Bangkok, the mother of Southeast Asian cities. Nick and I spent 4 days in Bangkok over the course of a month. We flew from Mandalay, Myanmar to Bangkok, worked our way south by land to Singapore, then spent 2 days in Bangkok as a connection when flying from Singapore to Calcutta, India.

Bangkok was definitely the most developed southeast Asian city we visited before Kuala Lumpur and Singapore. The traffic was hectic and we found the taxis, trains, and buses all unorganized. Similar to Western culture the consumer focused society was obvious. Locals and foreigners alike flooded in and out of enormous shopping malls and shopped not out of neccessity but luxury. Advertisements for Listerine (what would have been unfathomable in Myanmar) were plastered on the walls of the sky train and “massage parlors” could be found every 50 feet. Although we had a good time in Bangkok, it didn’t live up to it’s hype. I’ve listed some of our highlights below:

The Grand Palace & Emerald Buddha – Although quite expensive and touristed, Nick and I spent an afternoon touring the Royal Palace and Emerald Buddha. The temples inside of the complex were intricate, regal and lavish (but not gaudy). The number of tourists were overwhelming and we soon learned that the thousands of Thai tourists dressed in black were there, waiting in queues to pay respects to the king. 3 months after Bhumibol Adulyadej’s death, it still hung in the air. The Thai people were in a year of mourning. The king’s face was on t-shirts, billboards, banners, posters and statues all reminding the people of his good deeds.

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Phra Mondop

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The gallery and Ramakien story

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Later, we took a boat across the river, saw the Hindu Temple of Dawn and a more quaint Bangkok. We roamed the old town and stumbled upon another amazing market. My favorite things in Bangkok included getting lost, the delicious food and the transgender community.

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Khaosan Road – Young drunk western tourists. This 3 block strip consisted of bars, live music and street food. It looked the same as a college bar street. 5 friends sat around a table drinking overpriced beers taking in the scene, however the scene was a little different. The difference, locals walked down the street selling balloons full of laughing gas, scorpions on sticks, and tickets to “ping-pong” shows. Transgendered females wore short skirts and were grinding to dub step. Dreadlocks, cornrows, henna, ice cream and ” I love Khaosan Road” t-shirts were all sold. The scene reminded me a bit of the New Jersey shore.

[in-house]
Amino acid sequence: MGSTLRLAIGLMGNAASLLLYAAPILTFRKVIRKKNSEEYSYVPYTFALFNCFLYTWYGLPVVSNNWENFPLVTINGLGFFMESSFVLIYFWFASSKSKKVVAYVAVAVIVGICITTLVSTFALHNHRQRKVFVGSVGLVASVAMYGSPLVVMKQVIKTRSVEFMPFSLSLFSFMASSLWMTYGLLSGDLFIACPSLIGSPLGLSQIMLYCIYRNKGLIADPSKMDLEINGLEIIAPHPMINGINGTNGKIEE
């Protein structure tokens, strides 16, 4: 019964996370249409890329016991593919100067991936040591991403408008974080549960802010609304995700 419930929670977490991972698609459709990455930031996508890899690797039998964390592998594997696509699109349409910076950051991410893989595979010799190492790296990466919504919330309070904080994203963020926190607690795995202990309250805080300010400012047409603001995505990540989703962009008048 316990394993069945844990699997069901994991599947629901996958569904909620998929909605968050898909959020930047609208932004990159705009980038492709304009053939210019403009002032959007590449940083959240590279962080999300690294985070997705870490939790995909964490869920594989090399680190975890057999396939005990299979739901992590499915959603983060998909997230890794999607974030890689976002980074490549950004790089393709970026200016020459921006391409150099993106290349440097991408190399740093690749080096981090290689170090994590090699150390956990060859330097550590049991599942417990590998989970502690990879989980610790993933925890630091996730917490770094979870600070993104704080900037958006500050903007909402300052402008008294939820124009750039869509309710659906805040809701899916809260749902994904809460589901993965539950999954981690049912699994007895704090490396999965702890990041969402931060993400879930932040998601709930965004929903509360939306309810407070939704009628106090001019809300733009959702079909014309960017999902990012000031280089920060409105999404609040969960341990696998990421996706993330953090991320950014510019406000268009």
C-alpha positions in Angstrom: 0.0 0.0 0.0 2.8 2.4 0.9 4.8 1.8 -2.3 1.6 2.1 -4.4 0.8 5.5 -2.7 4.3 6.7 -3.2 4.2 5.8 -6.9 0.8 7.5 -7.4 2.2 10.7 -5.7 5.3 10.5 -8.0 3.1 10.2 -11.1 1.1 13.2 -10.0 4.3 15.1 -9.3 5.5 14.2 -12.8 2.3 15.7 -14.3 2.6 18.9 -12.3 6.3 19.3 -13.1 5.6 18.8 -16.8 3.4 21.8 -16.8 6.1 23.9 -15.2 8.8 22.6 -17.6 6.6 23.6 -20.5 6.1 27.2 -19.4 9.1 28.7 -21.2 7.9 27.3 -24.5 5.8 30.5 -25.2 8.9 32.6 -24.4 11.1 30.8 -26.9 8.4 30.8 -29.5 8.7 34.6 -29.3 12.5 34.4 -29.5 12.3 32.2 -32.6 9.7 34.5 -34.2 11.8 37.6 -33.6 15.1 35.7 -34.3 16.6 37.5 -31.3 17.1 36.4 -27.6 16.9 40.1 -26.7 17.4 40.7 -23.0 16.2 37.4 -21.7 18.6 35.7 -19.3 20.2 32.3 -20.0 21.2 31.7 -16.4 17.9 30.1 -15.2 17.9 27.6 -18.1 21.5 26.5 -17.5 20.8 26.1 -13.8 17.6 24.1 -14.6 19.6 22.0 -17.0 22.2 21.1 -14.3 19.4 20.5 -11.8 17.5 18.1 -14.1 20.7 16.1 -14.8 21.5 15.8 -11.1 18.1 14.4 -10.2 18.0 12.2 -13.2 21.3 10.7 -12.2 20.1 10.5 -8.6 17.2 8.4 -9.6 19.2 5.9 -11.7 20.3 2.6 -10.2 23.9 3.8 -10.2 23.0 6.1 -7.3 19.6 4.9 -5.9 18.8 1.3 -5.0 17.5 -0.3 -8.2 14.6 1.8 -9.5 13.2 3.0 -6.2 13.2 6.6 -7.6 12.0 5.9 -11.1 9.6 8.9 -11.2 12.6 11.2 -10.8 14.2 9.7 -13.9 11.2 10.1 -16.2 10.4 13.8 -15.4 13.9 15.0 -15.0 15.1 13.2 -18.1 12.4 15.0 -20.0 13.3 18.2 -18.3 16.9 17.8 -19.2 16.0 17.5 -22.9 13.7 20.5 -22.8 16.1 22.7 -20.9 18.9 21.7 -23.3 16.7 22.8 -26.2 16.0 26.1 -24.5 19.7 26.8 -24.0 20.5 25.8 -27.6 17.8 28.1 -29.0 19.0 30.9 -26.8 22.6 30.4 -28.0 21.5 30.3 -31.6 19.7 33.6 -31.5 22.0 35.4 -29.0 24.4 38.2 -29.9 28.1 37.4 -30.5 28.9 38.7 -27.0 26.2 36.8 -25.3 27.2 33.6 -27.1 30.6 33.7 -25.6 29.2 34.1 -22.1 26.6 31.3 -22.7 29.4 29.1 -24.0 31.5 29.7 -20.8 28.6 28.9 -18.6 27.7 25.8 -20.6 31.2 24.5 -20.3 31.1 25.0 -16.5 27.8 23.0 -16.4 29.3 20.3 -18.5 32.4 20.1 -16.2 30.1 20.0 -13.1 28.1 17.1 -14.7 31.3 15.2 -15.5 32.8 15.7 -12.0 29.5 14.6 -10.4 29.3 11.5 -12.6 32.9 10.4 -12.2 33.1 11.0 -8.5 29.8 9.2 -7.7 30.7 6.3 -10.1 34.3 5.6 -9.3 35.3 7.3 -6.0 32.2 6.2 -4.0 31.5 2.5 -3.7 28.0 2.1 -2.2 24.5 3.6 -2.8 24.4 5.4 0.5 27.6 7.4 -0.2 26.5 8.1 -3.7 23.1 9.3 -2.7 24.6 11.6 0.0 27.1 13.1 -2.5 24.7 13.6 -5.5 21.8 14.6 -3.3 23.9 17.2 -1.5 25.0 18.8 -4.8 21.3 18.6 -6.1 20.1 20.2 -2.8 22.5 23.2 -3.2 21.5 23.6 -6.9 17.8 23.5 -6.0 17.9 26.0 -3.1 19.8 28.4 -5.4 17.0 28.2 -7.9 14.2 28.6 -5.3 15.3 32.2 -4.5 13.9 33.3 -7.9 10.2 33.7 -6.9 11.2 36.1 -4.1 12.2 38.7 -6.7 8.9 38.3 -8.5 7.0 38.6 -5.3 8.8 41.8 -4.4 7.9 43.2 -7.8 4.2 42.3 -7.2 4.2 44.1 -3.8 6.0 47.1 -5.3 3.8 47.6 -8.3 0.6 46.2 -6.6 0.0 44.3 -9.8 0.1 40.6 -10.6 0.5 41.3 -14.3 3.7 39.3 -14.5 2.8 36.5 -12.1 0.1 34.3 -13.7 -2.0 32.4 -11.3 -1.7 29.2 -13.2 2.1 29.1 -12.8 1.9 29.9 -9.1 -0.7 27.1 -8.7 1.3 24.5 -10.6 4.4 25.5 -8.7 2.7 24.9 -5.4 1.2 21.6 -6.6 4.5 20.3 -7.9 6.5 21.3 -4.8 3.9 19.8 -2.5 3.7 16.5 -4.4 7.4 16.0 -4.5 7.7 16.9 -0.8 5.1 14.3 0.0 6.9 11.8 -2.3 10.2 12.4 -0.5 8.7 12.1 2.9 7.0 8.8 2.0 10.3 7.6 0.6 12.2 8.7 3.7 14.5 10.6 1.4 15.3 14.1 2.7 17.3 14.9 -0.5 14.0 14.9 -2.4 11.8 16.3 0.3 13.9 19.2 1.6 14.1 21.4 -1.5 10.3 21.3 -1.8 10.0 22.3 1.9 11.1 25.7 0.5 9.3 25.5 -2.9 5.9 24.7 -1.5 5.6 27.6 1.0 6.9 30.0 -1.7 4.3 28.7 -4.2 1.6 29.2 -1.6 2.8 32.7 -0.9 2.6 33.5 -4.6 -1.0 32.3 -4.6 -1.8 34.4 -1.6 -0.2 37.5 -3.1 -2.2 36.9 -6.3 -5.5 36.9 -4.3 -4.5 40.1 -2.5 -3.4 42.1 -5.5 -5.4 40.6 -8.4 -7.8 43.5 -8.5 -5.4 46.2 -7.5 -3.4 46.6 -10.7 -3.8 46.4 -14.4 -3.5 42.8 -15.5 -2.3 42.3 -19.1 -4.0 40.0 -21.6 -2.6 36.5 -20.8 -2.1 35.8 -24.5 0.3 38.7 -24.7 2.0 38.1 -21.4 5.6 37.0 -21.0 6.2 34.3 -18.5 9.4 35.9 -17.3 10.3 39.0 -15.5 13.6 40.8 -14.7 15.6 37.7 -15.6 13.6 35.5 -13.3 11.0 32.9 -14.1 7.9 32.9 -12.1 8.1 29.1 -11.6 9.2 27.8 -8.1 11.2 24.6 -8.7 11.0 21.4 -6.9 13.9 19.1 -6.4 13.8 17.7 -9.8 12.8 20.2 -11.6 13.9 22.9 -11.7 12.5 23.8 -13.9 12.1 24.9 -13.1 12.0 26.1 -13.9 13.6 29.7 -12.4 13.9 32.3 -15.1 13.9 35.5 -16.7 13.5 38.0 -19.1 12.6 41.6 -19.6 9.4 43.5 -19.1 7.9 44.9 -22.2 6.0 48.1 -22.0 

Chinatown – Nick and I wandered through Chinatown and watched as the locals prepared for Chinese New Year. Special clothing, decorations, firecrackers and foods were being sold. We passed vendors selling dumplings, teas, spices, and indulged in homemade popcicles. Some of the flavors included: Black bean in sticky rice, taro, sticky rice and mango, durian, Thai tea, banana in coconut milk, coconut custard, mung bean, Thai muskmelon in coconut milk, longan in sticky rice, tamarind, pumpkin in coconut milk, pink milk, grass jelly, corn, and Thai custard.

On the way back to our guesthouse we decided to take a ferry down Bangkoks’s canal, known as the “Venice of Asia”. The cool water misted our faces until the locals abruptly pulled a lever that raised a plastic curtain. Ahhh, the canal was Bangkok’s sewer. We began to smell it and see the holes from the cement walls feeding into the river. There was garbage and street art and although not the most romantic, we were pleased to have had the experience.

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“Venice of Asia”
“Sewer of Asia”
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Red Cross extracting poisionous snake venom for antivemon vaccines

Food- Bangkok came alive at night. As soon as the sun set, countless night markets opened selling pad thai, mango sticky rice, fresh fruit, fresh fruit juice, fresh fruit smoothies, fried chicken, processed meat on sticks, bao, corn on the cob, and waffles. Some of the markets, especially the weekend farmers market, had a hipster vibe. Thais sure know how to eat.

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